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Jennifer Cearns

Jennifer-Cearns

UCL Email: jennifer.cearns.16@ucl.ac.uk
Year of Start: 2016
Supervisors: Prof Daniel Miller, Dr Mette Berg
Subject: Social/ Digital Anthropology
Fieldsite: Miami (USA) & Havana (Cuba)

PhD Research

'Peering into the Future': Sharing, Materiality and the Internet between Cuban Miami and Cuba

Through in-depth ethnographic research with Cuban diaspora in Miami, I intend to explore how Cuban sharing practices may help us to challenge discourses on sharing and giving within anthropology. Recent discourses have characterised the internet's latest iteration- 'the sharing economy'- as analogous to neoliberal ideologies of a 'return' to a fetishized 'communitas' (Turner 1969:132) of yore, representing 'the local', which stands in stark opposition to the all-consuming immoral force of American/global capitalism. An important part of this research will be to demonstrate that digital consumption need not signify a homogenising cultural force, or a process of 'Americanization'; Cubans in both Miami and Havana are negotiating materiality and digital networks within their own plural notions of cubanidad ('Cubanness'), capitalism and [post]socialism, according to their own geopolitical and socioeconomic contexts. Ultimately, the project will consider to what extent this 'new' digital economy of sharing is actually 'new', and to what extent it retains older forms of Cuban sociality as made manifest and performed on either side of the Florida Straits.

Through analysis of examples of digital and material sharing in and between Cuban communities in Miami and Havana, I interrogate what it means to be Cuban, both online and offline, in both capitalist and socialist settings. This research will explore myriad notions of cubanidad, showing Cuban diaspora to be just as instrumental to the construction and performance of Cuban identity both within and outside of the island, following other work on island identity, migration and diaspora (Olwig 1993; Fuglerud 1999; Berg 2015; Bernal 2014; Brinkerhoff 2009; Gardner 1993; Levitt 2012). Traditional anthropological questions regarding the creation and performance of identity and power through acts of sharing and giving (Mauss 1954; Weiner 1992; Godelier 1999; Widlok 2017) will be set alongside more recent questions regarding individualisation and localisation of the internet (Miller et al. 2016; Horst 2011b; Postill 2011), and grounded in the specific context of the Cuban-American spectrum.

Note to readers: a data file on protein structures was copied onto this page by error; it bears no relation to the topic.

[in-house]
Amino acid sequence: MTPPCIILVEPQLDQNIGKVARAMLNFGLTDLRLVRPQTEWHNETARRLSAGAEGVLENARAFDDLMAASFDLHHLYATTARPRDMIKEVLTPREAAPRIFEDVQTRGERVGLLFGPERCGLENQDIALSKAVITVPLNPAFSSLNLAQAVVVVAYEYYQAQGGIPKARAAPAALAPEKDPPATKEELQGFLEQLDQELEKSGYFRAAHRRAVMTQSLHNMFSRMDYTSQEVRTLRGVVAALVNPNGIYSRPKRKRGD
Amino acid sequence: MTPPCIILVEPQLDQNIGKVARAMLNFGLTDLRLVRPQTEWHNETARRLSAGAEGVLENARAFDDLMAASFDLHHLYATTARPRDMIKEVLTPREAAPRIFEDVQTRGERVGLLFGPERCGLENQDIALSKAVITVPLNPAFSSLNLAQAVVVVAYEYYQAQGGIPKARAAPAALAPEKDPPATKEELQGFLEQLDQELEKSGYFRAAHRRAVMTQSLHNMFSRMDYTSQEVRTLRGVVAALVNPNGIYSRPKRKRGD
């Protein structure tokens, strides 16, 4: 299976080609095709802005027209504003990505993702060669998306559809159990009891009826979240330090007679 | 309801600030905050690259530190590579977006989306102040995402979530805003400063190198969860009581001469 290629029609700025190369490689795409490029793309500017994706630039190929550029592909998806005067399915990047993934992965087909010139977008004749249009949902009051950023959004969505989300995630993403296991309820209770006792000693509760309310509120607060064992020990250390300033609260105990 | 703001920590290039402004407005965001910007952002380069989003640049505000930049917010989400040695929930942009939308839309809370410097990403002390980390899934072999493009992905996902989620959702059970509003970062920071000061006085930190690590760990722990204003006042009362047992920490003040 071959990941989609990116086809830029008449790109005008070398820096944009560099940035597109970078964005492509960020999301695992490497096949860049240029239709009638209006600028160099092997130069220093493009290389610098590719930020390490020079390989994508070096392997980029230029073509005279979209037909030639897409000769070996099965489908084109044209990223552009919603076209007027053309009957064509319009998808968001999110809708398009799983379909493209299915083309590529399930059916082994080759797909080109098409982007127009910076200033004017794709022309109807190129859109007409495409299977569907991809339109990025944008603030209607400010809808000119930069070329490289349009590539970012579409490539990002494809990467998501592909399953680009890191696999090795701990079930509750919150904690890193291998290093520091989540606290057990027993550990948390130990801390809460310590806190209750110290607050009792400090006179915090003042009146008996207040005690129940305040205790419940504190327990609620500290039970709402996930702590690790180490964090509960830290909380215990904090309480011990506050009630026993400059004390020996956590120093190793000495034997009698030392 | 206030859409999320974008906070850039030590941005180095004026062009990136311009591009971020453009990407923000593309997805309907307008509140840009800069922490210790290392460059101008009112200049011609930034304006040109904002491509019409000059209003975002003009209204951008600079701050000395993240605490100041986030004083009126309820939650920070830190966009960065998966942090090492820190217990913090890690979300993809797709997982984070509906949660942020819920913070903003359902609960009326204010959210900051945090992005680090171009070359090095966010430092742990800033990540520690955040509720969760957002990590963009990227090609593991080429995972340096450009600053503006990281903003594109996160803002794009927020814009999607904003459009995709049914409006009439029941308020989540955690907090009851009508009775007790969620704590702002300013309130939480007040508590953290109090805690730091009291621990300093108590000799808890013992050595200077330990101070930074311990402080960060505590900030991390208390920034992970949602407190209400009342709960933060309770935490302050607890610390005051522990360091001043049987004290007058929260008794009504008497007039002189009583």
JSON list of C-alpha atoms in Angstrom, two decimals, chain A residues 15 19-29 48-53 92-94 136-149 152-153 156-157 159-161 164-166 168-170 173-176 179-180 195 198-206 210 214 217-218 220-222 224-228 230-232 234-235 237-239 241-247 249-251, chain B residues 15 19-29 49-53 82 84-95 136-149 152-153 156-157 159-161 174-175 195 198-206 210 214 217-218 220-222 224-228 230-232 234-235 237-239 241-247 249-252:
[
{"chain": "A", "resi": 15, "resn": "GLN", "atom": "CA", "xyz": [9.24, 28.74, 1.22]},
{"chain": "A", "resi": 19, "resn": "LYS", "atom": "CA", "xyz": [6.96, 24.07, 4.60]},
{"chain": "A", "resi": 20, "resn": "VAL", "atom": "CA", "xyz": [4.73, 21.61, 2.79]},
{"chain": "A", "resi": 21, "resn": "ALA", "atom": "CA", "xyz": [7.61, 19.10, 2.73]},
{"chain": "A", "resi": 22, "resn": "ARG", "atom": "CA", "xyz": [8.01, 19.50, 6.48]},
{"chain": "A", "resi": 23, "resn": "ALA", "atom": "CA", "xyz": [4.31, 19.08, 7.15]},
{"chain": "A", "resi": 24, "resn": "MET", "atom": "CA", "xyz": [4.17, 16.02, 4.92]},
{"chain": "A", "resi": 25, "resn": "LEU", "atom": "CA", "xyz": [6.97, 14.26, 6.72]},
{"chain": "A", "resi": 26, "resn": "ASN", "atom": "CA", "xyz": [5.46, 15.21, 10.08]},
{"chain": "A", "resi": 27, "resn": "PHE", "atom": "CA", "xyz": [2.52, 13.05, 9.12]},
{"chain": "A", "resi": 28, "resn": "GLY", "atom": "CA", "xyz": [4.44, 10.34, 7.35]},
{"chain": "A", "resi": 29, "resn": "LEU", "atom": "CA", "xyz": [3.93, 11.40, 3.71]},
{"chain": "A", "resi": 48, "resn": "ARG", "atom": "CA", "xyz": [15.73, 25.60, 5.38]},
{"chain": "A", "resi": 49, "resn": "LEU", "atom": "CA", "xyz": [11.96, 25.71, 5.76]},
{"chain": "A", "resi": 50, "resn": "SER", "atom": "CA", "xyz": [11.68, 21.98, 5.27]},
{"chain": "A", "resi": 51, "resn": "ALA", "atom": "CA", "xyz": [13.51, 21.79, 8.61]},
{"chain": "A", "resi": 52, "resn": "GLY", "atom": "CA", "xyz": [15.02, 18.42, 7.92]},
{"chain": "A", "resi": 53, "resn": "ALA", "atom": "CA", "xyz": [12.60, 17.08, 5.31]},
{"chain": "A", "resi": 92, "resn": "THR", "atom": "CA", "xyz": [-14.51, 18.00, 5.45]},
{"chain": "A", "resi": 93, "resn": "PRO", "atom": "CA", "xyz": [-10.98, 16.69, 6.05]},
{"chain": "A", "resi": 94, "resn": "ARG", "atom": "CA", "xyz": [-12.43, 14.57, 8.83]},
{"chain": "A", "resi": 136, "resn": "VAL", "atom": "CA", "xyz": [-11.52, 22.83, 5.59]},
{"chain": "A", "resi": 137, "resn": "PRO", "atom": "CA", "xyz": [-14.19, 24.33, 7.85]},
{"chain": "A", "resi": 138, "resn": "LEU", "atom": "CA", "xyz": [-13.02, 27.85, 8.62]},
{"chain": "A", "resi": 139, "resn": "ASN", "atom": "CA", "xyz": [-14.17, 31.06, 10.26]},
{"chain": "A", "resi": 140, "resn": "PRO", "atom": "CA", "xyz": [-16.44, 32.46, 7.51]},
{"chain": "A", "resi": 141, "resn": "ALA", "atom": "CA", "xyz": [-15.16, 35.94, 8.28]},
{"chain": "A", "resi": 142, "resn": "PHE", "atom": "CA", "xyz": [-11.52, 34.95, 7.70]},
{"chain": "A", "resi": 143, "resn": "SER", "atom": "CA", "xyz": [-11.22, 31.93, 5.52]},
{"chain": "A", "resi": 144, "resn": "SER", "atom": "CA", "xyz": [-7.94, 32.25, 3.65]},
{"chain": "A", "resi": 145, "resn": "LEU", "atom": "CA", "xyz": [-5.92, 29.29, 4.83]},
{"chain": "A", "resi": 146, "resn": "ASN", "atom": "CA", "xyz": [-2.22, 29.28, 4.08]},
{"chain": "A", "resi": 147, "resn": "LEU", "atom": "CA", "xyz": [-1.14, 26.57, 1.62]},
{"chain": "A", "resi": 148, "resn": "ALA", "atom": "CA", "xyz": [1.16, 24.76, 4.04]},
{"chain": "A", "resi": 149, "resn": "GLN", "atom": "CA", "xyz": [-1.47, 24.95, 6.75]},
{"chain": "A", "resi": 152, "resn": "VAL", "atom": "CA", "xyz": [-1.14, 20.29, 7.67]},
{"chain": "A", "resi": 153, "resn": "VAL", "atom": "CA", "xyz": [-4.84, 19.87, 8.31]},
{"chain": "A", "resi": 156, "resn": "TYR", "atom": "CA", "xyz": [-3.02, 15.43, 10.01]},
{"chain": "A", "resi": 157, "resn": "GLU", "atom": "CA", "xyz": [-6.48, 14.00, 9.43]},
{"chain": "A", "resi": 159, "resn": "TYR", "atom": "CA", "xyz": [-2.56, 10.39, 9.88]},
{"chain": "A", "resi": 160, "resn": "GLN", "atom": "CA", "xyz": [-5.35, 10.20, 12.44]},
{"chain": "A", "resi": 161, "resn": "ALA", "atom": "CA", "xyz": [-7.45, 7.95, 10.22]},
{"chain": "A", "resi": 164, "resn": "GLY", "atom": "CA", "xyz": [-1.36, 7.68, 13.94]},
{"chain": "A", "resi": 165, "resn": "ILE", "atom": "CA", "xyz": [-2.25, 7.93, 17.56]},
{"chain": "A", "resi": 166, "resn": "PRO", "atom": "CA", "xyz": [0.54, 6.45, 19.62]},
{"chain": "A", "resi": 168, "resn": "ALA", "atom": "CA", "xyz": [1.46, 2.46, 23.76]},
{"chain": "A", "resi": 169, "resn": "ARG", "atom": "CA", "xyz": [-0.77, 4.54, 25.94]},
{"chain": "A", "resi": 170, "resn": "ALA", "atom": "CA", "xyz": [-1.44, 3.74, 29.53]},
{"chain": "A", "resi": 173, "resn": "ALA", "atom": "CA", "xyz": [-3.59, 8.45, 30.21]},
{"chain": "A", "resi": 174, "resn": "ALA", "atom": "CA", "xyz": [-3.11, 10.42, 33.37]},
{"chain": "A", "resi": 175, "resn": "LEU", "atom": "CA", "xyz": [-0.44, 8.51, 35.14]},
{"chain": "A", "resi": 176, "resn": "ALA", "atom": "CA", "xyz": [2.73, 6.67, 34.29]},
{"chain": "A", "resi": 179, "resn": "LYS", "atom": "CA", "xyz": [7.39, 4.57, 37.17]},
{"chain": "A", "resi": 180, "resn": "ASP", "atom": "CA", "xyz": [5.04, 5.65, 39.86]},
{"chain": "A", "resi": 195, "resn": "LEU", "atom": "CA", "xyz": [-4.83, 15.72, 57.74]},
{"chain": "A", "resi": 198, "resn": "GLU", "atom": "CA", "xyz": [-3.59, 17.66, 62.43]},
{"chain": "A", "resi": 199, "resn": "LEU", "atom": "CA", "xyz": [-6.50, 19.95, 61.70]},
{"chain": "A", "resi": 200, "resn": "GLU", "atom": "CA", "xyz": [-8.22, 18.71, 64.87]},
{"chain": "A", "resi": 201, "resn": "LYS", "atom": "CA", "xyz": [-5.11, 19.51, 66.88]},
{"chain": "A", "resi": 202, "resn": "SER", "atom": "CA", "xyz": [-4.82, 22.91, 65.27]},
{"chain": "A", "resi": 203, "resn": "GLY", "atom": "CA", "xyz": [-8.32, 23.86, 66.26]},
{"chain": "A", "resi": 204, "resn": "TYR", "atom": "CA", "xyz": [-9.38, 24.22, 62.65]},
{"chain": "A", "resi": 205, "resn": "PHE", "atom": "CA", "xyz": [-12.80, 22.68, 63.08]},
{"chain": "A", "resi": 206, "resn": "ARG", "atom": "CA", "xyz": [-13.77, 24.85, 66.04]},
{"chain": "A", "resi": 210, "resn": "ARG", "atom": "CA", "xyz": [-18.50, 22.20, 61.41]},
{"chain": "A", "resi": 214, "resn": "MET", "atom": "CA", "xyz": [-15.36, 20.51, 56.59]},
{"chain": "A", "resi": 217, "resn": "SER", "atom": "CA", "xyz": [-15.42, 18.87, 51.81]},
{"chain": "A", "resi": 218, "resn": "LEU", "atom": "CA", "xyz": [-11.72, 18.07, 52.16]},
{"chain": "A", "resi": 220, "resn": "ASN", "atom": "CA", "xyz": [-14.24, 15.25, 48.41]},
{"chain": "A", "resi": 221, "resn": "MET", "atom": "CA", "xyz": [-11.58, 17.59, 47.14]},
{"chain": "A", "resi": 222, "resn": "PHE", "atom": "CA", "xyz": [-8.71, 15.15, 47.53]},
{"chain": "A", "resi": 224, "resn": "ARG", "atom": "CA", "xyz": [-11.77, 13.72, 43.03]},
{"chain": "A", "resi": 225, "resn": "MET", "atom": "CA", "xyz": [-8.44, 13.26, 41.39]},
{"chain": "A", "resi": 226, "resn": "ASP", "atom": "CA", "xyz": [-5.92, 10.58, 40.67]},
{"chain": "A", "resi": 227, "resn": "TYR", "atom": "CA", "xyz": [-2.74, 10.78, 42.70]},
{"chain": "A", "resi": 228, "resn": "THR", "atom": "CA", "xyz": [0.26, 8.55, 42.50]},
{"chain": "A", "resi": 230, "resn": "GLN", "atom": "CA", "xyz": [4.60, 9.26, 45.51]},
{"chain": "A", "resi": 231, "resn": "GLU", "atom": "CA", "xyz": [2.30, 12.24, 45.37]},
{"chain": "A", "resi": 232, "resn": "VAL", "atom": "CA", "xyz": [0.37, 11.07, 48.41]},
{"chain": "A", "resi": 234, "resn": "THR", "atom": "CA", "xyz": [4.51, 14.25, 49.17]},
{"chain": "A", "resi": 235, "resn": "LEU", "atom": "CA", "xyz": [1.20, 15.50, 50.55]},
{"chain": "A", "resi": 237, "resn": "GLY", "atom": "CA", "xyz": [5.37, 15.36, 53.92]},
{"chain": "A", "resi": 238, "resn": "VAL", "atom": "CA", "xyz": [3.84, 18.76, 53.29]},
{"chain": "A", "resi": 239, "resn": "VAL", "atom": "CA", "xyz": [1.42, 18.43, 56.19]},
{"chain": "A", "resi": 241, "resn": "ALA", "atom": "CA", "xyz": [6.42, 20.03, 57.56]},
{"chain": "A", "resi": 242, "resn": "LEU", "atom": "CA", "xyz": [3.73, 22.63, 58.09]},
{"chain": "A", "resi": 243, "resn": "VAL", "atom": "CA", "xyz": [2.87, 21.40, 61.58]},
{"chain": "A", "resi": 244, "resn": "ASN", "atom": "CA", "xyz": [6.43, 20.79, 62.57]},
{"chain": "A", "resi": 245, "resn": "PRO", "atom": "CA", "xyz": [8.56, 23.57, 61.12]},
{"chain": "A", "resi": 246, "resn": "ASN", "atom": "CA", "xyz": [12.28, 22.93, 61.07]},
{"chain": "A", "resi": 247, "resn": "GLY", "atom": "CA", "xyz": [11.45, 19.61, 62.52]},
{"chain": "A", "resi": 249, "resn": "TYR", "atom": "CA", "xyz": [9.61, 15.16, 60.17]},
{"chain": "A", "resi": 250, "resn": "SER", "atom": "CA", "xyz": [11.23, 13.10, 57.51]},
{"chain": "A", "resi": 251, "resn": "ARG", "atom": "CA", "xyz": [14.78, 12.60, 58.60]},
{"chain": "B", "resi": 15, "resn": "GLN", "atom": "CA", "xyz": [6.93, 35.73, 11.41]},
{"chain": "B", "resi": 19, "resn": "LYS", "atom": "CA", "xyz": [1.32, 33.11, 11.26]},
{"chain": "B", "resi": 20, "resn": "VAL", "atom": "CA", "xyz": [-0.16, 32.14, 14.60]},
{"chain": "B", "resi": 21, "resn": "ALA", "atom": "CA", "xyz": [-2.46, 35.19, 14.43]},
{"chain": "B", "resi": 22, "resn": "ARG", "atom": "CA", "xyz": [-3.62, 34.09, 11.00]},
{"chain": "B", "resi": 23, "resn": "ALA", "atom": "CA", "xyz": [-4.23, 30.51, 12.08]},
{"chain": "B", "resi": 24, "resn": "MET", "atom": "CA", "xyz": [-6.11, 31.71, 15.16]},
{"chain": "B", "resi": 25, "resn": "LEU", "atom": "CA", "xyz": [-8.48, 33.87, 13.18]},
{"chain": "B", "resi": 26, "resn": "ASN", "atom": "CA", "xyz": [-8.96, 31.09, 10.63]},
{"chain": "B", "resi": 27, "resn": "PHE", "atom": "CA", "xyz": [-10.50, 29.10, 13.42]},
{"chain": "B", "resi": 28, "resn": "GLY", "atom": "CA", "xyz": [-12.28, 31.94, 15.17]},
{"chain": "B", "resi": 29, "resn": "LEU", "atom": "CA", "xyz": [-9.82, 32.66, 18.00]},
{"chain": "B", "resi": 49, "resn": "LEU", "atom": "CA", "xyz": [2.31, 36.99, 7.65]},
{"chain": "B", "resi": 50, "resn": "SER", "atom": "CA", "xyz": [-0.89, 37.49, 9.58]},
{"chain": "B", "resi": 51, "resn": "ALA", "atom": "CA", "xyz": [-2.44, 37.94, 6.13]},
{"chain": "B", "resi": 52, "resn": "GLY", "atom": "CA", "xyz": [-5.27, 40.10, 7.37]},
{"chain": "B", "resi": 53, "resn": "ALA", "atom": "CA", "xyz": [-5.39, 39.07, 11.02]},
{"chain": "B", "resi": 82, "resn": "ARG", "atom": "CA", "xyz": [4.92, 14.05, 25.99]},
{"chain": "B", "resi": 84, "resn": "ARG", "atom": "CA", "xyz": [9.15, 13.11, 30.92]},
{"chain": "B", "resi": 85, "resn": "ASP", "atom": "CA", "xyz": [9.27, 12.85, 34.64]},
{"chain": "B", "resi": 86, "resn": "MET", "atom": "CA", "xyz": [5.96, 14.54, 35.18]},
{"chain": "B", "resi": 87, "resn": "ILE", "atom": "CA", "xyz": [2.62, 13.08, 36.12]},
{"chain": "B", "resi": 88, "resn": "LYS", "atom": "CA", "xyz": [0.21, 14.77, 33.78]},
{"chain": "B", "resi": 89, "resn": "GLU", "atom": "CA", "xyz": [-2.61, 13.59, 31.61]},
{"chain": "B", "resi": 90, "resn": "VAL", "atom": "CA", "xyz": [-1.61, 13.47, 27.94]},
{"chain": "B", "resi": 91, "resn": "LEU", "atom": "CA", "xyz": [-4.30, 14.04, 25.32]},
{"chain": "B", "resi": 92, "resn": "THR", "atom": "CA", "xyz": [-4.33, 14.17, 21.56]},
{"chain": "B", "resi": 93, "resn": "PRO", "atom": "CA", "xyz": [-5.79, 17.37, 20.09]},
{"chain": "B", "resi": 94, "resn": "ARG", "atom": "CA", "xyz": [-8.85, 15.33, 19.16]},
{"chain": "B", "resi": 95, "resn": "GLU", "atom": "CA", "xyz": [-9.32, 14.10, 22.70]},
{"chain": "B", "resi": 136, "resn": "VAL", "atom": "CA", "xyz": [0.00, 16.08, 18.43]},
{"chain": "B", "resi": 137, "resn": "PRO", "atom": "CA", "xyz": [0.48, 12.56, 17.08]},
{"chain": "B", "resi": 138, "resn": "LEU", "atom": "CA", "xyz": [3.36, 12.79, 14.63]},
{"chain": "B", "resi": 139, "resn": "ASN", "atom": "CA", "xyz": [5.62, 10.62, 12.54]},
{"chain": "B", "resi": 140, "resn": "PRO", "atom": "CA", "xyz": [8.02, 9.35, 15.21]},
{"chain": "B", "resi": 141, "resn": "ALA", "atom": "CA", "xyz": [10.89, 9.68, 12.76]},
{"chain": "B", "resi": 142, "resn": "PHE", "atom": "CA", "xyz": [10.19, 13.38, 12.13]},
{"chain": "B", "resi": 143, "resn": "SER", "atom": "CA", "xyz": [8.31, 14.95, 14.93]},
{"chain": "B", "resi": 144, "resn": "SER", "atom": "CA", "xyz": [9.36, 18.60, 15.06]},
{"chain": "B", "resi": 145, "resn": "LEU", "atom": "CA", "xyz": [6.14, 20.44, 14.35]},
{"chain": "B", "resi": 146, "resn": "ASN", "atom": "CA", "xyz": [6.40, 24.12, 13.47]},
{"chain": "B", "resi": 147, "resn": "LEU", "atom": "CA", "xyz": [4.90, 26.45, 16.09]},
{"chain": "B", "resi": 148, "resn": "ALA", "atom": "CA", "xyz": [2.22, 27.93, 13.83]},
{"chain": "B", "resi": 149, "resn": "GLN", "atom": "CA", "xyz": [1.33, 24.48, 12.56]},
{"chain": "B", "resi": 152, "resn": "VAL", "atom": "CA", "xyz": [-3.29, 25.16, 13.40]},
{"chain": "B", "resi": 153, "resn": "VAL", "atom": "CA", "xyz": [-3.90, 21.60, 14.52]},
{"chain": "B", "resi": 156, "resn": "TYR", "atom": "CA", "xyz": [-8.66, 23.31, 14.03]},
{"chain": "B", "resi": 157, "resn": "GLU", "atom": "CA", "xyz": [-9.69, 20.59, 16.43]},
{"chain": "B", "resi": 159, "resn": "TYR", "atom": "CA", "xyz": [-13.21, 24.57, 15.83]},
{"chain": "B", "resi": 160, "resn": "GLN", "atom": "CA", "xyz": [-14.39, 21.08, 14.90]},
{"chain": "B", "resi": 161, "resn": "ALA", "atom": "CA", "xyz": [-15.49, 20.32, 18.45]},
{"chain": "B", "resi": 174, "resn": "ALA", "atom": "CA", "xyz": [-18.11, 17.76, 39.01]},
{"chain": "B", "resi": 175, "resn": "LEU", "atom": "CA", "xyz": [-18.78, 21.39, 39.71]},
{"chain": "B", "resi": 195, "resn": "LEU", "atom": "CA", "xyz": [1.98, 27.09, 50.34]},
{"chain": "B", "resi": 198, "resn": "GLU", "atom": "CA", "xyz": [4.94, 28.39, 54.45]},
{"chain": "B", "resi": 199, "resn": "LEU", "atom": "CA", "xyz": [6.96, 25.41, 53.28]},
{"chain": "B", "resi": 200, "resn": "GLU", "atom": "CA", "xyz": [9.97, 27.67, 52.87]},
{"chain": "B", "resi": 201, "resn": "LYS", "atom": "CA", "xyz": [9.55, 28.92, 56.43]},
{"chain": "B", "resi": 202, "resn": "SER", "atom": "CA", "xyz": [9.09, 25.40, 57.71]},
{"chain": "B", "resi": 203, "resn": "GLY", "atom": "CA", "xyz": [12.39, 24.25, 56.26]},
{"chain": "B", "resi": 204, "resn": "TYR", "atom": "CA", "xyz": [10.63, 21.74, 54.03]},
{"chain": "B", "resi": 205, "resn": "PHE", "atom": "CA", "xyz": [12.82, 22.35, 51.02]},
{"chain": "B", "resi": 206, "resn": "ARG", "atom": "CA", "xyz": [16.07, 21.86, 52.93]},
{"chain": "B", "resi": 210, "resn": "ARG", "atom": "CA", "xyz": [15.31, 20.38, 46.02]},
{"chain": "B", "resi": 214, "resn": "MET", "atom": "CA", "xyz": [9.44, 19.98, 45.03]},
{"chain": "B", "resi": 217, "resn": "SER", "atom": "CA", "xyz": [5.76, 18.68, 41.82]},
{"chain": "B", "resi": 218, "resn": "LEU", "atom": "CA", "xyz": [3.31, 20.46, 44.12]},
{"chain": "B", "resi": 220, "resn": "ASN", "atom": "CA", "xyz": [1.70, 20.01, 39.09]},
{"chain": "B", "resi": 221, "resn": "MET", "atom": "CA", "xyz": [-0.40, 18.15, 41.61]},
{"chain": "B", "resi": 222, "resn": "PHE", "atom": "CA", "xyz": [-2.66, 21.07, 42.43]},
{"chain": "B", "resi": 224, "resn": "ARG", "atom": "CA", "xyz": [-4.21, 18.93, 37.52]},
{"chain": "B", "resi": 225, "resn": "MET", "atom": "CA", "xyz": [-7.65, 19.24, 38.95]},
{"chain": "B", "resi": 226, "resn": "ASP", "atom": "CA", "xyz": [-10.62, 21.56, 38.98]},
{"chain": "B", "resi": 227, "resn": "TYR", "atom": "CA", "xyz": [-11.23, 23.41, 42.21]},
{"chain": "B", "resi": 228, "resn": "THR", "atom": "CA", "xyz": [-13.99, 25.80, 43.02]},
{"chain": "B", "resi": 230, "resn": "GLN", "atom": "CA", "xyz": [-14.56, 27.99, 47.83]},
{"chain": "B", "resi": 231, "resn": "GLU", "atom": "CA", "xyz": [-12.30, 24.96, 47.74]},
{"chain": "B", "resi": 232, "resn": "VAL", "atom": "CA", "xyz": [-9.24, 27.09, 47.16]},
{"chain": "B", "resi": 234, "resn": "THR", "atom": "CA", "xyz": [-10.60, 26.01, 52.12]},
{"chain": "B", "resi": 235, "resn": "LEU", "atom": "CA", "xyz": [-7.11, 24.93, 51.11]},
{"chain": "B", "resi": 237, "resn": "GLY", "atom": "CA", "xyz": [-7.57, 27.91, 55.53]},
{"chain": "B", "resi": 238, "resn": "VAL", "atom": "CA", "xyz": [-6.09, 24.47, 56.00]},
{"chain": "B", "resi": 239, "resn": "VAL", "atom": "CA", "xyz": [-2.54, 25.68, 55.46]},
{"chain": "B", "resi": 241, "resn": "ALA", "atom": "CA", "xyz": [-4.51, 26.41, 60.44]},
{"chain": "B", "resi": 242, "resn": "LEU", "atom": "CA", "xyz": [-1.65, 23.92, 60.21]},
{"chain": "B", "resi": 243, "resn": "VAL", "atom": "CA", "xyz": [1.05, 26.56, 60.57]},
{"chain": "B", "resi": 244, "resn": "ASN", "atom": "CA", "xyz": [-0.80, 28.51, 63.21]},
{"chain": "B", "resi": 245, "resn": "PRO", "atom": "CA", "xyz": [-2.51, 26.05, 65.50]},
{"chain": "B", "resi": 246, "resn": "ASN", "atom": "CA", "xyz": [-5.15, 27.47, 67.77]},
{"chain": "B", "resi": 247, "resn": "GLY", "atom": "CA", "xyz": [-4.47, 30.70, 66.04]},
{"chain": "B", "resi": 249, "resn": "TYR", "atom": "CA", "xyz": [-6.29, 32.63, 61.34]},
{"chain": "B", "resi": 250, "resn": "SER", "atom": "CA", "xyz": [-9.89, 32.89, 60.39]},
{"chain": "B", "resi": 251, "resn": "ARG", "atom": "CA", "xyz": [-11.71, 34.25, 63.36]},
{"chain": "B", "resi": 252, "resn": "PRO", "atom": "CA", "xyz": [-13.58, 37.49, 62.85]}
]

Research Interests

  • Exchange, sharing and value
  • Diaspora and identity
  • Digital space and performance
  • Materiality

Publications

Forthcoming 'Beauty and the Beach': The Fashioned Female Body and Performance of Gender through Material Culture in Rio De Janeiro
2015 'Beauty and the Beach': Power and Designs for the Female Body in Rio de Janeiro, Latin American Bureau, accessible at: http://lab.org.uk/rio-beauty-and-the-beach
2014 'The Ventriloquist Behind the Shattered Mirror: A Study of Pessoa's Bilingual Oeuvre', Pessoa Plural, Brown University, Issue 6, accessible at: http://www.brown.edu/Departments/Portuguese_Brazilian_Studies/ejph/pess oaplural/Issue6/PDF/I6A05.pdf
2014 'After the World Cup: a photo essay', OpenDemocracy, 19 September 2014, Accessible at: https://www.opendemocracy.net/author/jennifer-cearns

Presentations & Conferences

2015: 'Beauty and the Beach': The Fashioned Female Body and Performance of Gender Through Material Culture in Rio de Janeiro', Oxbridge Brazilian Studies Conference- Best Paper: Winner, University of Cambridge, 2 May 2015. Accessible at: http://oxford.academia.edu/JenniferCearns.

Teaching Experience

  • 2017-2018: Visiting Scholar, Cuban Research Institute, Florida International University
  • 2013-2014: Stipendiary Lecturer in Modern Languages, University of Oxford


  • 2013-2014: Undergraduate Admissions Interviewer, Faculty of Modern Languages, University of Oxford



Education History

  • 2016-2020: PhD, Anthropology. University College London

  • 2013-2014: MSc (Distinction), Social and Cultural Anthropology. University of Oxford

  • 2013-2014: FHEQ Level 4 in Macroeconomics and Economics of Developing (BRIC) Economies University of Oxford

  • 2009-2013: MA (Double 1st Class with Distinction), English and Modern Languages (Portuguese), University of Oxford


Honours, Awards & Funding

  • 2017: Emslie Horniman Scholarship, Royal Anthropological Institute
  • 2016-2019: Economic & Social Research Council Studentship
  • 2014: Santander Academic Award, University of Oxford
  • 2013: Barclay Scholarship for Social Sciences, University of Oxford
  • 2011: Anglo-Brazilian Scholarship
  • 2009: Heath Harrison Scholarship, University of Oxford
  • 2008: Stephen Spender Translation Prize